Falcon Insight aims to detect Advanced Persistent Threats. In an APT, a hacker gains access to a system, creating an apparently valid user account or acquiring an abandoned account. This allows the intruder to gain long-term access to all of the resources of the system and the data contained within it.
Falcon Overwatch provides the services of a human threat hunting team. The publicity for this service explains that the CrowdStrike specialists will proactively hunt for threats within your environment.
On the face of it, this service is a little worrying and is probably not explained very well. It sounds as though these remote experts will randomly log into your endpoints and explore their files and services, much in the way that a hacker would. This would amount to unwanted intrusion that would invalidate your system protection measures for data security standards compliance, so the explanation of the service is probably misleading.
In reality, the cybersecurity team doesn’t need to break into your endpoints because the agent software reports back on security breach events and that information should be enough source material for the analysts of Falcon Overwatch to work on. This service aims to fine-tune threat management procedures to reduce threat detection false positives.
Falcon Discover is a vulnerability scanner that searches through an endpoint, logs all of its software, file storage, user activity, and access events, and identifies weak points in the system, such as abandoned accounts. This is an extra service that SentinelOne doesn’t have.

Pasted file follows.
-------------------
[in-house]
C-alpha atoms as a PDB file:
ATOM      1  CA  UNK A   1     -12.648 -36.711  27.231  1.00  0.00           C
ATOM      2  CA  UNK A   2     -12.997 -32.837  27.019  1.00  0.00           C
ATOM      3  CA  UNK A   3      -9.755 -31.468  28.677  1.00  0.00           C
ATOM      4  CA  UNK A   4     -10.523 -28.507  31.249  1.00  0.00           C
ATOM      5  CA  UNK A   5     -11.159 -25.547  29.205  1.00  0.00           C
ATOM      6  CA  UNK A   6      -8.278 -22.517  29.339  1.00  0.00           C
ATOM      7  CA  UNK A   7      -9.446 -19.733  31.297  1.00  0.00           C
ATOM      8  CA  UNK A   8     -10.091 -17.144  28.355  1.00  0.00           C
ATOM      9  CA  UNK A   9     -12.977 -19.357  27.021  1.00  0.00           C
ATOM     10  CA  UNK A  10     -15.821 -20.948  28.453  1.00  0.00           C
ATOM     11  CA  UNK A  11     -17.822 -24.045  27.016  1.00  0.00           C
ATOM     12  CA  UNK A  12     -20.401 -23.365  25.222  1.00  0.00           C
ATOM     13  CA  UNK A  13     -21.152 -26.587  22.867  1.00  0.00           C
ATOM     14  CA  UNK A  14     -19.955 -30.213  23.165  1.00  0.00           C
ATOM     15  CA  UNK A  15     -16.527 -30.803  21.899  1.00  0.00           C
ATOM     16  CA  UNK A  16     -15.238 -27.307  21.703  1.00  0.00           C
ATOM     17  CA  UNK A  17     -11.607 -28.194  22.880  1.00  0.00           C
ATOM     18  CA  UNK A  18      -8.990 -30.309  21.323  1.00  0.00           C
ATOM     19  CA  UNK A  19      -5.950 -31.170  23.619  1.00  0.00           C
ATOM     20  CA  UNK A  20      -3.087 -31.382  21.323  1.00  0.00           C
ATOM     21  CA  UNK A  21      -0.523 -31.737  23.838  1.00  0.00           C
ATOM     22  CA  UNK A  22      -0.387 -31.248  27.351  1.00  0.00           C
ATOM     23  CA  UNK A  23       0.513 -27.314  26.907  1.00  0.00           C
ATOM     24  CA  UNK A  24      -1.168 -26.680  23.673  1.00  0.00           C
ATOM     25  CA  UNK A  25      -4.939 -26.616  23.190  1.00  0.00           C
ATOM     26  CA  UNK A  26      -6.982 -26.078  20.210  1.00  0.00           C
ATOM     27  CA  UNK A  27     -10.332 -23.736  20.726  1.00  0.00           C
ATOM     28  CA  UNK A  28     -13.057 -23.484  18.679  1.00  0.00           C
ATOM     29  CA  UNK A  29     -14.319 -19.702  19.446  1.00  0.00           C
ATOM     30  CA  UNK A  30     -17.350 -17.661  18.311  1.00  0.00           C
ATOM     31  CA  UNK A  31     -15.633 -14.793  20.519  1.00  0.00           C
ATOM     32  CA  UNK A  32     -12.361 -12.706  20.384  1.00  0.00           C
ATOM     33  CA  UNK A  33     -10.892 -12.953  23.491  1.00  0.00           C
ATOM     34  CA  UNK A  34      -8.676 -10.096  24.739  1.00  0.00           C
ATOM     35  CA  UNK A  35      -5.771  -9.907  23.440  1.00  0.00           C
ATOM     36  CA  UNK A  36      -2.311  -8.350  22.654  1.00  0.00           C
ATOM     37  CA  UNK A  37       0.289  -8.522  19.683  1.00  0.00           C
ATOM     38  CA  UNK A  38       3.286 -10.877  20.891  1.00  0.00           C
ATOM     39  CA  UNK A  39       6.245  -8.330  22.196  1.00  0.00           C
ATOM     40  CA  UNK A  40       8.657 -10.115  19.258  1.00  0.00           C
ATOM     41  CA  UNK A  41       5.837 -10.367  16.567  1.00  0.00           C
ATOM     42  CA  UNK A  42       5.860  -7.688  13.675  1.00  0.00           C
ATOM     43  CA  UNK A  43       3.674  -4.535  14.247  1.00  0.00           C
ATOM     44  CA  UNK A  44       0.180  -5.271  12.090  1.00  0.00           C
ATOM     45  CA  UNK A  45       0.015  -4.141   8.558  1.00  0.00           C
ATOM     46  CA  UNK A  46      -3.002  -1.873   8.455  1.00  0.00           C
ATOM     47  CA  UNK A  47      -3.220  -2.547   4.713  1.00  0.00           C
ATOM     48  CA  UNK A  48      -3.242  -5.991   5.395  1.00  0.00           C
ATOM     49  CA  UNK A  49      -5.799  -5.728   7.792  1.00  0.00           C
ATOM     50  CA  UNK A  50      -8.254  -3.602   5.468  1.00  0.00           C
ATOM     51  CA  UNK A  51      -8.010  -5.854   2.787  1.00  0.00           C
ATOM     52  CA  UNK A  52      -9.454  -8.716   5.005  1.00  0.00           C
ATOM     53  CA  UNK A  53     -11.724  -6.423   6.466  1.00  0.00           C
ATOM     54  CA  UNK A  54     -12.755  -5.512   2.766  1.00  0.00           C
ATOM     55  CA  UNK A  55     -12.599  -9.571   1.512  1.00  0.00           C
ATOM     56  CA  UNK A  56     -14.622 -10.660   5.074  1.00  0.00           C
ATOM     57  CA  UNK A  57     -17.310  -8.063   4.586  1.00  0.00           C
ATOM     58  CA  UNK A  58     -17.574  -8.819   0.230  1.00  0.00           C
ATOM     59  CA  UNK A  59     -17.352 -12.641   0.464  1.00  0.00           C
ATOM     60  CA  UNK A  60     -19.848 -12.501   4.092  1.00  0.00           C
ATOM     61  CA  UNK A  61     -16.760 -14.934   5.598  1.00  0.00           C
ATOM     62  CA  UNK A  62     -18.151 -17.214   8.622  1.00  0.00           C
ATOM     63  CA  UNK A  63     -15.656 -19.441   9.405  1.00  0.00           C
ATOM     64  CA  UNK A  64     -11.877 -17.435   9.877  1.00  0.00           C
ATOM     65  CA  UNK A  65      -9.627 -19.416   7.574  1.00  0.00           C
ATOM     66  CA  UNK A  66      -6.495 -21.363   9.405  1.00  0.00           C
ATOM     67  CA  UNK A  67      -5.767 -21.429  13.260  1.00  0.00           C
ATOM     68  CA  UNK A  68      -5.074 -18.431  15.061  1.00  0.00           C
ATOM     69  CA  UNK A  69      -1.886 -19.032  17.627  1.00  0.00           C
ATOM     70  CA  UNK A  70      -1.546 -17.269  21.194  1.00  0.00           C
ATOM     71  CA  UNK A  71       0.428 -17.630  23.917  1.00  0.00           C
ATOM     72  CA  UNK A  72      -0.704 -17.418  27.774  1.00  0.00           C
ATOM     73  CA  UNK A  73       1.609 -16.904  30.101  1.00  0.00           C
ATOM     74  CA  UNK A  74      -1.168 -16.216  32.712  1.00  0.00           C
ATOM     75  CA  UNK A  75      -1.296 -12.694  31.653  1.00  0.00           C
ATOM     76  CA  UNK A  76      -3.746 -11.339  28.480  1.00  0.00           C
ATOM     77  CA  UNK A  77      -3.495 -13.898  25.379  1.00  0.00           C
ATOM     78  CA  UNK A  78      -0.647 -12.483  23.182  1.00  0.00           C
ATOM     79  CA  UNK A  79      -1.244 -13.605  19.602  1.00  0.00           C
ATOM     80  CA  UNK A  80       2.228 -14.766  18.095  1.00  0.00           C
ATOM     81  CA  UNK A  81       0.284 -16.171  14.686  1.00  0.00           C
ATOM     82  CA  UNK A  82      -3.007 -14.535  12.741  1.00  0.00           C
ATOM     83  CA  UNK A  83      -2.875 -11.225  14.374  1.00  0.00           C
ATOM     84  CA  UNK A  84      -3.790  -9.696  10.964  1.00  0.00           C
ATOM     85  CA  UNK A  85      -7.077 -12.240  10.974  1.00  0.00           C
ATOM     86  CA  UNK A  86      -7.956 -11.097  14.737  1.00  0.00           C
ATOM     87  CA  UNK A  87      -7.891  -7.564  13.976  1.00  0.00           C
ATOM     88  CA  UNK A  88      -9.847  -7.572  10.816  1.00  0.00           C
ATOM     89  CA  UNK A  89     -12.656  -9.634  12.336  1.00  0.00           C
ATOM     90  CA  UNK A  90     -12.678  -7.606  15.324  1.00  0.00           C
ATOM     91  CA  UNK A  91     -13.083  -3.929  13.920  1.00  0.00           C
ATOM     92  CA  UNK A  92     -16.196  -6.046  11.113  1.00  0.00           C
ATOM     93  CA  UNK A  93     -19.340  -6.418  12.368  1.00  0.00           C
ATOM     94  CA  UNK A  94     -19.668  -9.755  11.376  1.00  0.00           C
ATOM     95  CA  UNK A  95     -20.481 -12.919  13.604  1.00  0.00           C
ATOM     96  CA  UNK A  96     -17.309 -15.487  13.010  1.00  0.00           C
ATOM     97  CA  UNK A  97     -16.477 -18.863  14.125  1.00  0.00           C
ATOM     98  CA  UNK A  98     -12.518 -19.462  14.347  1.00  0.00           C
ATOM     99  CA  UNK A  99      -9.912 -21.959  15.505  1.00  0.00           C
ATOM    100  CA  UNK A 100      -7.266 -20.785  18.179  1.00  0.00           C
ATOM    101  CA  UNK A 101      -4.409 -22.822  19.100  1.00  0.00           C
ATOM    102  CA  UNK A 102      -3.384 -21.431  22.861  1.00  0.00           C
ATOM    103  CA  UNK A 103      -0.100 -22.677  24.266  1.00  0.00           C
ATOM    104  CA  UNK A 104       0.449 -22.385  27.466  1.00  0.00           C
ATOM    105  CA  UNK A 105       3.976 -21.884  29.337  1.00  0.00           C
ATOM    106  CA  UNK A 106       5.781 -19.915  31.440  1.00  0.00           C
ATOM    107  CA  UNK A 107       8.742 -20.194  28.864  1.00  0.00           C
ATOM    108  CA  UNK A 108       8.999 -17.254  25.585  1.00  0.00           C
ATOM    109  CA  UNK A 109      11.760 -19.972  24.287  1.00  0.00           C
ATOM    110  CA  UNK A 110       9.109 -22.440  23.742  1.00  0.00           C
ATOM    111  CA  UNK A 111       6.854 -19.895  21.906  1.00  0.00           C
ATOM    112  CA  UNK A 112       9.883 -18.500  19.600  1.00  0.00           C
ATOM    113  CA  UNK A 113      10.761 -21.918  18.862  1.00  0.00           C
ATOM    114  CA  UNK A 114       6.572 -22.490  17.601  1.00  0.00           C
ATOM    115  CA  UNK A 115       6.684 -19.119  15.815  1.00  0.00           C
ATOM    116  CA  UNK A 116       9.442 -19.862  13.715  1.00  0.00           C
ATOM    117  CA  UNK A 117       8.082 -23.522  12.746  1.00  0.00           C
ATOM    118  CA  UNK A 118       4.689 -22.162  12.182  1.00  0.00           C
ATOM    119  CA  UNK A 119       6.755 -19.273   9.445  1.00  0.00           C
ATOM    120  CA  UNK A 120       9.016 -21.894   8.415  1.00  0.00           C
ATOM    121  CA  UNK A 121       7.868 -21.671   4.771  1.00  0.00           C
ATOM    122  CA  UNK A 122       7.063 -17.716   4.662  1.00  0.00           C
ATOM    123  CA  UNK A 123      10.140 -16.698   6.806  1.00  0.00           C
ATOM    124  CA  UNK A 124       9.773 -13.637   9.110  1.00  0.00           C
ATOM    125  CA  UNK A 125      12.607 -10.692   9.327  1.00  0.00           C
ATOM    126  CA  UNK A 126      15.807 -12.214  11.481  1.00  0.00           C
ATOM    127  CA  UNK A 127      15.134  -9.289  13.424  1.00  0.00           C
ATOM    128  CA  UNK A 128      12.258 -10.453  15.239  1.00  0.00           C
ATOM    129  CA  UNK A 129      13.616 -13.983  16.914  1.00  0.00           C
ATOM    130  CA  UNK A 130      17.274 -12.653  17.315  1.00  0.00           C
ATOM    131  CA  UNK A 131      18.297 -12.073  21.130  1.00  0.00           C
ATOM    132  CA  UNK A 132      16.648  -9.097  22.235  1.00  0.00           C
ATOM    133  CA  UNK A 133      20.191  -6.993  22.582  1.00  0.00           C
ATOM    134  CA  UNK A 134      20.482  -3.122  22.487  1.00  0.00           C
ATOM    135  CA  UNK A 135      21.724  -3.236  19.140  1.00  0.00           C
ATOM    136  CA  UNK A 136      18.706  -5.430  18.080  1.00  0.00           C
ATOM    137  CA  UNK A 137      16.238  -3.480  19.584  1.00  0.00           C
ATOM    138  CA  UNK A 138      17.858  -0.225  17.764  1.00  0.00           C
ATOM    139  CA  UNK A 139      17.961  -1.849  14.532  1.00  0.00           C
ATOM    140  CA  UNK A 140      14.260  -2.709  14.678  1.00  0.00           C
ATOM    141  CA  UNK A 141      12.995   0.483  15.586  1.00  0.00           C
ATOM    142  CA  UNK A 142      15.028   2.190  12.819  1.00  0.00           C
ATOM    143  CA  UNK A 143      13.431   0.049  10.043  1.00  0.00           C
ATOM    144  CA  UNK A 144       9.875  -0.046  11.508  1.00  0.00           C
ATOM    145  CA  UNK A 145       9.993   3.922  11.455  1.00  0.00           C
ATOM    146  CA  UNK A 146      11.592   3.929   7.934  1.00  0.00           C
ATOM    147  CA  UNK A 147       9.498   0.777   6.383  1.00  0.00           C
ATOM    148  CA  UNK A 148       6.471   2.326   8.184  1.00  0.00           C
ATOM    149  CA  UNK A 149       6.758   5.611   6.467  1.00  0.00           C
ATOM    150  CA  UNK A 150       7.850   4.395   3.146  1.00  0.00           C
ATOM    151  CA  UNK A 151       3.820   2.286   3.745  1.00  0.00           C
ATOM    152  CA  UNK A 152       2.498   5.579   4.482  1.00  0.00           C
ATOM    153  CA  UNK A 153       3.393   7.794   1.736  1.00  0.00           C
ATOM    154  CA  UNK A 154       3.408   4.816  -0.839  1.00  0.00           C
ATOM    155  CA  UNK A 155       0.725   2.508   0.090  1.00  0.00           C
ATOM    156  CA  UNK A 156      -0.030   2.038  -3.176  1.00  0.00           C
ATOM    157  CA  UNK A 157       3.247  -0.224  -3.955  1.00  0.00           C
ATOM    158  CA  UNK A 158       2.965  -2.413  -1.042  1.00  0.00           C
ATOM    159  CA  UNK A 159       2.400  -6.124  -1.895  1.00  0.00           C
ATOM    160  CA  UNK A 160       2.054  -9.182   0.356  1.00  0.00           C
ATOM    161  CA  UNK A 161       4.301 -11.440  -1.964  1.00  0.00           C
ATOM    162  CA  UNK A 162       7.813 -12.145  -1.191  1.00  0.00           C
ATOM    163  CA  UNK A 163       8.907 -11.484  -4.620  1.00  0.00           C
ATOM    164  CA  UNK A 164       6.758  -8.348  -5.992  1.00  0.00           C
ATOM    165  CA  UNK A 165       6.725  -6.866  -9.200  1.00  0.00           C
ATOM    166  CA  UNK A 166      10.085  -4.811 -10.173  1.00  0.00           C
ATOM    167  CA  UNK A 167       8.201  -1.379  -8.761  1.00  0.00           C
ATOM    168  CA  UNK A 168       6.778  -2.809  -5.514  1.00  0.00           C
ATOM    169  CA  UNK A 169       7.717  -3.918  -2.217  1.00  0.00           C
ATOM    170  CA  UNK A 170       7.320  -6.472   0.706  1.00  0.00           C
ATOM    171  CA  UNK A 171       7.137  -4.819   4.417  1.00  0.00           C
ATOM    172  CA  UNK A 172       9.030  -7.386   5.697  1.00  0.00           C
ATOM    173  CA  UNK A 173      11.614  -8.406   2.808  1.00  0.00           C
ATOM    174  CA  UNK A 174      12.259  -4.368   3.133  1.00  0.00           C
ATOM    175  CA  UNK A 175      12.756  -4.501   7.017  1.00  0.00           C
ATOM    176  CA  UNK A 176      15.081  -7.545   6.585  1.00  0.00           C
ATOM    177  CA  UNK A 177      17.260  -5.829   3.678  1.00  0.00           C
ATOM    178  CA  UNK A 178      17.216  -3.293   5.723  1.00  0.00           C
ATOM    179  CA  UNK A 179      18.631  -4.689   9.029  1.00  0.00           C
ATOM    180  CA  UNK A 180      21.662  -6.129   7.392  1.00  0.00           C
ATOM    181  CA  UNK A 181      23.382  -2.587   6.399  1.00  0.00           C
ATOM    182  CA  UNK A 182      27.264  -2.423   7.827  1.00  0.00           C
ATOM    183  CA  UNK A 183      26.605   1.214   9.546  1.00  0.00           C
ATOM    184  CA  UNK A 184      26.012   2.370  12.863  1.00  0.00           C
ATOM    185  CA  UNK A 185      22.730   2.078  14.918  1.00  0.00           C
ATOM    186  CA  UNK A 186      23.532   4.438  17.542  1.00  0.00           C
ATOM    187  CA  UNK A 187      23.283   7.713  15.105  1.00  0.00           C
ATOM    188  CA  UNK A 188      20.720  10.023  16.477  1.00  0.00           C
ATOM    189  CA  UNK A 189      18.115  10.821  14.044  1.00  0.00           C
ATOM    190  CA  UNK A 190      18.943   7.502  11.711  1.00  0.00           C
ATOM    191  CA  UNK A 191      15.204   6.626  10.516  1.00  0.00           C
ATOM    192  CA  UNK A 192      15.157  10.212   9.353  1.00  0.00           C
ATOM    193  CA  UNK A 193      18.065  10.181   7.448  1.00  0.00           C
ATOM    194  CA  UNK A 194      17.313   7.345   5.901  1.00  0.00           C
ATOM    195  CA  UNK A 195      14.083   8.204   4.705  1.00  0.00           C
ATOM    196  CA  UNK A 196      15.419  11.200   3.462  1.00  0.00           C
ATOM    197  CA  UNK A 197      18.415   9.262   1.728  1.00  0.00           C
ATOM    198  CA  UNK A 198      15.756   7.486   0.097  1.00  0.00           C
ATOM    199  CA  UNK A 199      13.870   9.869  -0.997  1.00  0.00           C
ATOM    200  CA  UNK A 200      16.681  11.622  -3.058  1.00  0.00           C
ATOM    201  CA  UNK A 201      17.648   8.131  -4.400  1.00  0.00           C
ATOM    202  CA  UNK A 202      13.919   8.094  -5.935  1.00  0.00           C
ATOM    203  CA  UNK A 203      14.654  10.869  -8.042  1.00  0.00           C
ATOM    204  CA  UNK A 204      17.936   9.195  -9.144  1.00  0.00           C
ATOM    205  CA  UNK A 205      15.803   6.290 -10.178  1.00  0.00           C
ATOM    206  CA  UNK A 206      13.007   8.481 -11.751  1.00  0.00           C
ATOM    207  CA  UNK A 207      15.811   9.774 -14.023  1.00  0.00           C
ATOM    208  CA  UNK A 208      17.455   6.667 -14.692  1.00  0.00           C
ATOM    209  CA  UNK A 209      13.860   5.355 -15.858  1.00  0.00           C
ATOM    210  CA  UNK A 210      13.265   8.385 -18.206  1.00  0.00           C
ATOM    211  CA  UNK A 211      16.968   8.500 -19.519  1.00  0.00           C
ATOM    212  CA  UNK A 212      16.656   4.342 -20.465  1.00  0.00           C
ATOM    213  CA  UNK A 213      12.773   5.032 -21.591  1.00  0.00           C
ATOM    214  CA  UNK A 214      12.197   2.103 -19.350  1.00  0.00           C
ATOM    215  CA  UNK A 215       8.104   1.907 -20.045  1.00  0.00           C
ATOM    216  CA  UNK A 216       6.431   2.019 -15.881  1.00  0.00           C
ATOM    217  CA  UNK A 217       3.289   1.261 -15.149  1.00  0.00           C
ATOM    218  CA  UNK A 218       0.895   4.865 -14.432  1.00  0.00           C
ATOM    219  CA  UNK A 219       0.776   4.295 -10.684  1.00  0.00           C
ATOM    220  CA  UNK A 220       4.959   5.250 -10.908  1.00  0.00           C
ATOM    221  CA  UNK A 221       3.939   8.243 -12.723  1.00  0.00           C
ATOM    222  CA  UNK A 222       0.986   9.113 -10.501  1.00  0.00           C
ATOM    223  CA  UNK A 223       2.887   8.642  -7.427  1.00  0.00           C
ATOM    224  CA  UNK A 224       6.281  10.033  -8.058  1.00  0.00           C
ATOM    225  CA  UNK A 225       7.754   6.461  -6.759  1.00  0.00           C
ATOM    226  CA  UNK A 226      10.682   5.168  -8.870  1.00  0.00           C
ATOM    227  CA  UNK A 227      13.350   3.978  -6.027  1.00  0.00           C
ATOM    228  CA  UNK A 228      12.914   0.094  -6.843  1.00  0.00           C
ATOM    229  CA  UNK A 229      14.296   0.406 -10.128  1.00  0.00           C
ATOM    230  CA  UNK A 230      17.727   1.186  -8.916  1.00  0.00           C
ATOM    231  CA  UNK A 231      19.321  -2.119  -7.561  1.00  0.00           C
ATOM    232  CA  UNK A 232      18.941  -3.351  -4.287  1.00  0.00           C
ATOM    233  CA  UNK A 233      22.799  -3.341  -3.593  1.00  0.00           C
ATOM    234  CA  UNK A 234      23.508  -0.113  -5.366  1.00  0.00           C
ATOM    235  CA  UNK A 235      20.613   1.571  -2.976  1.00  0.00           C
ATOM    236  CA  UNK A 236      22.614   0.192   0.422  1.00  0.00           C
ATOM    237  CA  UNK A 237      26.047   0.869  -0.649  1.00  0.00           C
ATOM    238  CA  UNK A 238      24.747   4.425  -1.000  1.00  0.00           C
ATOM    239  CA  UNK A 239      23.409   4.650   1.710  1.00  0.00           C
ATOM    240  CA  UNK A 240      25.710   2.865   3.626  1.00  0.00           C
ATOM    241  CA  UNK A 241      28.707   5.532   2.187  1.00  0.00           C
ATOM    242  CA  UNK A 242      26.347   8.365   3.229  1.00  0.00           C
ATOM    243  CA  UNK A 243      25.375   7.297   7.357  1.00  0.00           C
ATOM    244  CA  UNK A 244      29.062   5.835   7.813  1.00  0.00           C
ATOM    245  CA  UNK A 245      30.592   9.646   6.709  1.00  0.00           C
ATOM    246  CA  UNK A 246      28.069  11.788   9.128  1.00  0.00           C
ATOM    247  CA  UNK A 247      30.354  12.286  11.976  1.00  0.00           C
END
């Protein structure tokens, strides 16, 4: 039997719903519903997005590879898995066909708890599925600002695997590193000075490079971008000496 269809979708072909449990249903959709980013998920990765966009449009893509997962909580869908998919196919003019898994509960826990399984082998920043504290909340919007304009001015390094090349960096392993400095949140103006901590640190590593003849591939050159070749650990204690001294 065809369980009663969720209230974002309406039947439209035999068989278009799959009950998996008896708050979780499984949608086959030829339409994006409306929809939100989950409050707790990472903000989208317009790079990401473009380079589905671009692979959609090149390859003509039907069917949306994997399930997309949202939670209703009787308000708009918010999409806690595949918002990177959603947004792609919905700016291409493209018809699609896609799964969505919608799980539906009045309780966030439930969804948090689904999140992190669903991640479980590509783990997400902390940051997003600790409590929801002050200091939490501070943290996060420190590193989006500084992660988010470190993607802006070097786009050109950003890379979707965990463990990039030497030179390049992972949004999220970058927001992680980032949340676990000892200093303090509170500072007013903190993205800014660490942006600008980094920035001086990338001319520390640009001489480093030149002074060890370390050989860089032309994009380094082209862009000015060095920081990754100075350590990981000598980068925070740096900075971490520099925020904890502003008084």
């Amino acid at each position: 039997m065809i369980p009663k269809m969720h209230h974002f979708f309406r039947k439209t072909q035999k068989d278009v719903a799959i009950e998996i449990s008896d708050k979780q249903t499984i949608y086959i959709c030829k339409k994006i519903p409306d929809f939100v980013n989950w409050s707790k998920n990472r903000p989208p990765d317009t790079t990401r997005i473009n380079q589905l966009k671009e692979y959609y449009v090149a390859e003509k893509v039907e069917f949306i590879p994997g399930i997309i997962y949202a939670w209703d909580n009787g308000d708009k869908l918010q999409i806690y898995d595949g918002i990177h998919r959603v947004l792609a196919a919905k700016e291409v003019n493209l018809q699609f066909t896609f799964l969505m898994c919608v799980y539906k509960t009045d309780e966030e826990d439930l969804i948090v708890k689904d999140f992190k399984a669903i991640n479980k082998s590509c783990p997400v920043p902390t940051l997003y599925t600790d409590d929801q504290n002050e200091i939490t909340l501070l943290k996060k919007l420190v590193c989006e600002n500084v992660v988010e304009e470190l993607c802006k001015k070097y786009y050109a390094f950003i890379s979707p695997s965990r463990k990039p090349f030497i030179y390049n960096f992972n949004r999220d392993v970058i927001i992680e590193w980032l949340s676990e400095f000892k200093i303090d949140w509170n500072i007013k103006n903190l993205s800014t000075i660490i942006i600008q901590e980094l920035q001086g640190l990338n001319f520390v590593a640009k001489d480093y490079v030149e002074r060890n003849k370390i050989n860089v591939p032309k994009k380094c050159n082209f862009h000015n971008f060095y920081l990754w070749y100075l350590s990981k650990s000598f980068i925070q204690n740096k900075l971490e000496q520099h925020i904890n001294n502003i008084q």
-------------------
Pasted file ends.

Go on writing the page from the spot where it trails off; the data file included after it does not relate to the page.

Falcon Device Control isn’t included in any of the Falcon editions but is an optional extra. This specifically monitors USB ports. It identifies each USB device that gets connected to the endpoint and allows an administrator to specifically authorize that device for use with the endpoint. All USB devices that haven’t been approved get blocked from attaching to the operating system.
SentinelOne and CrowdStrike Falcon
SentinelOne is roughly the equivalent of Falcon Pro, the entry-level edition of CrowdStrike Falcon. Both of these security options are able to work independently and are implemented through the agent software that needs to be installed on the endpoint. Essentially, in both cases, this is on-premises software with a management console that is hosted on the service’s remote server.
Both services do away with the need for a central research lab and a team of expert analysts. That strips out a lot of the storage requirements of traditional AV systems because there is no signature database involved in searching for threats. In both cases, the agent behaves more like an endpoint-bound system information and event management tool (SIEM) rather than an old-fashioned AV-firewall combo.
The cloud-based consoles of both SentinelOne and CrowdStrike Falcon enable system managers to gain overviews of threats occurring on individual endpoints and aggregated activity data across all endpoints in the organization that are being protected.
The higher plans of CrowdStrike Falcon – Enterprise and Premium – add on human expert activities and automated intelligence sharing among the CrowdStrike user community. These activities make the CrowdStrike service very similar to the activities of endpoint protection systems offered by traditional AV providers. For example, Falcon Insight and Falcon Overview make CrowdStrike Falcon the equivalent of the Symantec Endpoint Protection package.
By offering different editions, CrowdStrike is attempting to compete with the different threat protection strategies implemented by various competitors. For a direct comparison between CrowdStrike Falcon and SentinelOne, focus more on the Falcon Pro edition.
Fortunately, both of these packages are available on free trials. You can get a 15-day free trial of Falcon Pro and a free demo of SentinelOne. Give each a try and leave a message in the Comments section below to share your opinions with the community.